3 of our roadrunners were lucky enough to win places in the ballot. Garry Sharp, Beverly James and Steve Hunt all made their right upto the north of the country. 

Started in 1981 by Athletics legend and commentator Brendan Foster, the run was inspired by the Round the Bays race in New Zealand. He devised a point to point race from Newcastle to Sunderland, his home town. 

It kicked off at 10.40am from Claremont Drive in Newcastle with Sir Mo Farah leading them out at the front of the pack hoping for his 6th consecutive win. 

The route took the field through the city centre and across the Tyne Bridge where the red arrows make an appearance if you time it well enough. 

“I felt good for the first 3 miles” said Steve “but I’d woken up with a cold and it was getting really warm so I decided to slow down and enjoy it”

The runners then headed toward Gateshead, the nippy start had faded to hot sunshine and a beautiful afternoon. Finally they made it to the last mile which took them along the seafront at South Shields. 

“The crowds and the other runners were amazing” Beverly tells me 

Sir Mo got his record breaking win in an eye watering 59 minutes.

Garry stormed his way around to finish in his second ever fastest time over the distance.

“I’ve always wanted to run this race. My dad and sister live near the finish so it was great to have them there”

Steve and Beverly made their way to the finish line having enjoyed the experience. Steve also managed to raise £264 for Breast Cancer Now Charity. 

Garry Sharp – 1.36.16

Steve Hunt – 2.27.24

Beverley James – 2.48.27

Overton 5 – HRRL Race 1

The first Sunday of September traditionally sees the first race of the Hampshire Road Race League. 

Hosted by Overton Harriers, the new racing season kicked off in muggy conditions with just 5 Roadrunners taking the journey over the water and up to the top of the County.

The course is gently undulating following the country lanes, mostly closed to traffic, Beginning at Berrydown the fab 5 made their way toward Quidhampton and then out toward Ashe Warren before returning back on itself and splitting at Quidhampton to return to the Race HQ at Overton Recreation Centre.

First IWRR across the finishing line were the super duo of Steve Bennett and Judy McCabe. It was the pairs first competitive race for a while as Judy is gradually recovering her fitness after an extended period out. Steve took 15th V60 whilst Judy took 11th V40. Great to have her back competing again.

Tanya Clifford was next home taking 5 minutes off her course PB there. 

“I really enjoyed that even though it was lumpy!” she beams 

Claire Jasper showed that she is also on her way back to fitness after giving birth not so long ago.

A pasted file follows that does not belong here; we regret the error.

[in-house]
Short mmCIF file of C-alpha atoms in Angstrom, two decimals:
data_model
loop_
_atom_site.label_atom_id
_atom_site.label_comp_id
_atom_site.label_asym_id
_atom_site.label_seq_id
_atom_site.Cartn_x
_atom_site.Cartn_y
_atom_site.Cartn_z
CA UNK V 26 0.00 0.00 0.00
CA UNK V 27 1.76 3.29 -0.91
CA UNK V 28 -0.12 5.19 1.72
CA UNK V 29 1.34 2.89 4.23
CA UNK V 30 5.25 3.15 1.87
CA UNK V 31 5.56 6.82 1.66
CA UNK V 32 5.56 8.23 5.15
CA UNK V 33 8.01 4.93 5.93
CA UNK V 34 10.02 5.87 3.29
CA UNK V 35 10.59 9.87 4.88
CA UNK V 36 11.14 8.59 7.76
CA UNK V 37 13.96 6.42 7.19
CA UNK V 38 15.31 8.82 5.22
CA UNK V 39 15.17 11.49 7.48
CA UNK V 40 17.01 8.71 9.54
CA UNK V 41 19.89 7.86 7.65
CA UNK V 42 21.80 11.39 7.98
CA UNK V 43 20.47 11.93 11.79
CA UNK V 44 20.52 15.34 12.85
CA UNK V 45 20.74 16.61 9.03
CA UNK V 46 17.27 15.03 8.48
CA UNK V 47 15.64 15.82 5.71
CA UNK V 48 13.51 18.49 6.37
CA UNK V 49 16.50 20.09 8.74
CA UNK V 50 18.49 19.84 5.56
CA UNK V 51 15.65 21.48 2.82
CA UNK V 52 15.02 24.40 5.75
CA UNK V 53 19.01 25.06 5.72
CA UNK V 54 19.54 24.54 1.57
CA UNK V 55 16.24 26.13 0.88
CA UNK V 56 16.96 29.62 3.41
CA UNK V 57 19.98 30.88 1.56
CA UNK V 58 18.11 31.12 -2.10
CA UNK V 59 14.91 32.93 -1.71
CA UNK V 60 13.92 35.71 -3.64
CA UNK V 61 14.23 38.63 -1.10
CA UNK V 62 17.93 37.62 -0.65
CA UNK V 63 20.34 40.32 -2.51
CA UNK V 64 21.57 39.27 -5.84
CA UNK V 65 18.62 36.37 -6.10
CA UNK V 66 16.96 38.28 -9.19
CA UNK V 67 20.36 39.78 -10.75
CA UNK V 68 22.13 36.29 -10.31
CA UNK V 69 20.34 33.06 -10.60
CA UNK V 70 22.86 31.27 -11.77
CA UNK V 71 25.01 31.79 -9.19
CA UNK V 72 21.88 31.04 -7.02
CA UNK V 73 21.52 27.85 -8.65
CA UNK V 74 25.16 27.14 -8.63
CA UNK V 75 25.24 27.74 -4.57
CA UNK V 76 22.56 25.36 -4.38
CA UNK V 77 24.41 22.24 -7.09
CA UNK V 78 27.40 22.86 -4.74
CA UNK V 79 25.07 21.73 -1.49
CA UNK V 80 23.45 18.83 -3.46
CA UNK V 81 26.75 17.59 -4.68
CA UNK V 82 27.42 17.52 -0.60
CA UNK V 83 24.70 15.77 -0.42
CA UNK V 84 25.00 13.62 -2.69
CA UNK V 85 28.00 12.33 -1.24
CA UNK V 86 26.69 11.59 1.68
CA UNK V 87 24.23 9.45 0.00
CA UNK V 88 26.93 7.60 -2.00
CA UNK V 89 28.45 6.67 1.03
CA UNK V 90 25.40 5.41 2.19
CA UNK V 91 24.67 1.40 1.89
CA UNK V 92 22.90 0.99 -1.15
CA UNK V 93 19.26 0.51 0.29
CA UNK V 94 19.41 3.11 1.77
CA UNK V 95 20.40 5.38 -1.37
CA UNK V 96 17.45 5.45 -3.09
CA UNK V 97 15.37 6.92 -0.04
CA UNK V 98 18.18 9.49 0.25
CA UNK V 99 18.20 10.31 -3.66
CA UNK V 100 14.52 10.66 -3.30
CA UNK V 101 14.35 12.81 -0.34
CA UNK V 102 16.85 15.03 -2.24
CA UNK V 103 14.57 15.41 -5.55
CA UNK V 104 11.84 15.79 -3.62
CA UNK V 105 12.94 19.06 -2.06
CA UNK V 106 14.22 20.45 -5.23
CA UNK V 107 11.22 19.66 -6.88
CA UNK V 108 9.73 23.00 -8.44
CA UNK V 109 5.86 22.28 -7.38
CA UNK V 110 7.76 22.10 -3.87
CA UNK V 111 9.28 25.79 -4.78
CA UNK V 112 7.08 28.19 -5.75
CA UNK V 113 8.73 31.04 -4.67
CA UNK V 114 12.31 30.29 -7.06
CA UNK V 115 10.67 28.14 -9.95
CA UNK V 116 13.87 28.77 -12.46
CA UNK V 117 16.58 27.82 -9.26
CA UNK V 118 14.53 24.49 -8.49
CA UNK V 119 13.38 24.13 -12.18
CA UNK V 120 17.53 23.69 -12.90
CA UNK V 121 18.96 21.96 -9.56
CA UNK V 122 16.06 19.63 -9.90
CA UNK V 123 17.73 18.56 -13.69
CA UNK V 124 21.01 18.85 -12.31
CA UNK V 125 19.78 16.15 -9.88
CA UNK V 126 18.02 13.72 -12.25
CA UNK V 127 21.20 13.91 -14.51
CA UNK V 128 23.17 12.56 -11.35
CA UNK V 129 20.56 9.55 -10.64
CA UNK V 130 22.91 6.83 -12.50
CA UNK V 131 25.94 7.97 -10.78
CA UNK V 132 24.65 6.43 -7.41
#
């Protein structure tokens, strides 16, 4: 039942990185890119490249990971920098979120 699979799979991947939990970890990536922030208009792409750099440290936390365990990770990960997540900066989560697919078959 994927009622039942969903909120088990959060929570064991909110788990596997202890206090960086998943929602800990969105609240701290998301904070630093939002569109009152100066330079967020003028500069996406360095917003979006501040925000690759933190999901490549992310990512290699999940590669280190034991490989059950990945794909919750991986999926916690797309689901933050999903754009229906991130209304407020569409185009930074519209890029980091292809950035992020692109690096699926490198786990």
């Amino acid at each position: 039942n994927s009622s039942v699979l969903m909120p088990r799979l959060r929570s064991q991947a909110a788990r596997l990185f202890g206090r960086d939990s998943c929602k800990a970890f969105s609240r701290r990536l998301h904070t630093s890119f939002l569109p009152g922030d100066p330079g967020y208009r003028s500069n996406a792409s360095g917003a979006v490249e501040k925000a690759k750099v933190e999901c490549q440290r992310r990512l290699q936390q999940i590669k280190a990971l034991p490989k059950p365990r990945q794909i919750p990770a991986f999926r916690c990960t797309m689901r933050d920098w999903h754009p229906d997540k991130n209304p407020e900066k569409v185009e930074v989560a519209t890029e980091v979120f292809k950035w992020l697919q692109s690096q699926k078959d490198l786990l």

“My pace is improving every week, the work is paying off! I nervously thought I wanted to get under 55 mins but I smashed it” she proudly writes on Facebook.

Tracey Houdoire completed the bidding for team IWRR, finishing comfortably in under an hour.

Steve Bennett – 41.49

Judy McCabe – 41.49

Tanya Clifford – 49.30

Claire Jasper – 54.34

Tracey Houdoire – 57.59

Andover Trail Marathon

The trails of the Test Valley were the venue for marathon mogul Steve Hickman’s 159th Marathon. Promising some “thigh burning climbs” the elevation is pretty tasty, with a maximum elevation of 280m the views are pretty good too. 

Starting at Enham Alamein in Andover. Steve wound his way along to Smannell, through Little London and through Hurstbourne Tarrent, upto Combe and then slowly wound its way back via Vernham Dean, Lower Chute and Tangley before returning to the Enham Trust building via a welcome downhill finish.

Having suffered with an elusive running mojo all Summer, the doyenne of the distance was really pleased he “put his big boy pants on” and ran it.

“I had excuses planned for not doing it, but I’m really glad I did. It’s a lovely low key, proper trail marathon”

He finished in 4.58.18

Glad the mojo is returning Mr.H 

Marathon number 159 – done ✅ 

Chase the Sun 10k

A race on a Thursday? In the evening? Unheard of! 

But that’s exactly what super speedster Simon Pilcher was upto this week.

With 3 distances up for grabs this little evening jaunt promised to be fast and flat. Set at the magnificent Prestwold Hall just outside Loughborough in Leicestershire the course utilises the race track there.  The glorious backdrop of the Cromwellian Manor House. 

Simon opted for the 10k. Which meant 4 laps of the race circuit. Setting off at 7pm there was no problem for posthaste Pilcher to get the race got by the time the sun set. 

“There was a stiff headwind on the main straight” he tells me

Despite this though, he managed to sneak on to the podium in 3rd place and a yet another PB in a tidy 35.27.

Isle of Wight Half Marathon

The runners woke up to torrential downpours on Sunday as they were donning their white vests and lacing up their trainers to make the journey over to Ryde for the Isle of Wight Half Marathon.

Luckily the rain cleared up just in time as they lined up on the startline outside the Rowing Club at Appley. Famously undulating, the course meanders from the park along Calthorpe Road and along Bullen Road before turning into Attrills Lane and then toward Nettlestone and then up Pondwell Hill. 

It then turned back up Bullen Road for the second time before turning onto Beeper Shute before turning onto a welcome bit of downhill in the shape of Carpenters Road and onto St.Helens. 

They then turned back onto Attrills Lane, Bullen Road and Calthorpe Road for the equally undulating return journey before they finally reached the finish back at Appley Park.

Stuart Backhouse was the first IWRR across the line taking 13th overall and 2nd V45. Michael Douglas was next in, taking 18th place. 

“It’s great to be racing again after my recent foot injury”

Scott Bradley put in a cracking performance to finish in under 90 minutes to secure his place in the 3rd place men’s team. Richard Harvey, Simon Randall and Jamie Brenchley all came in with a couple of minutes of each other taking the 4th place men’s team.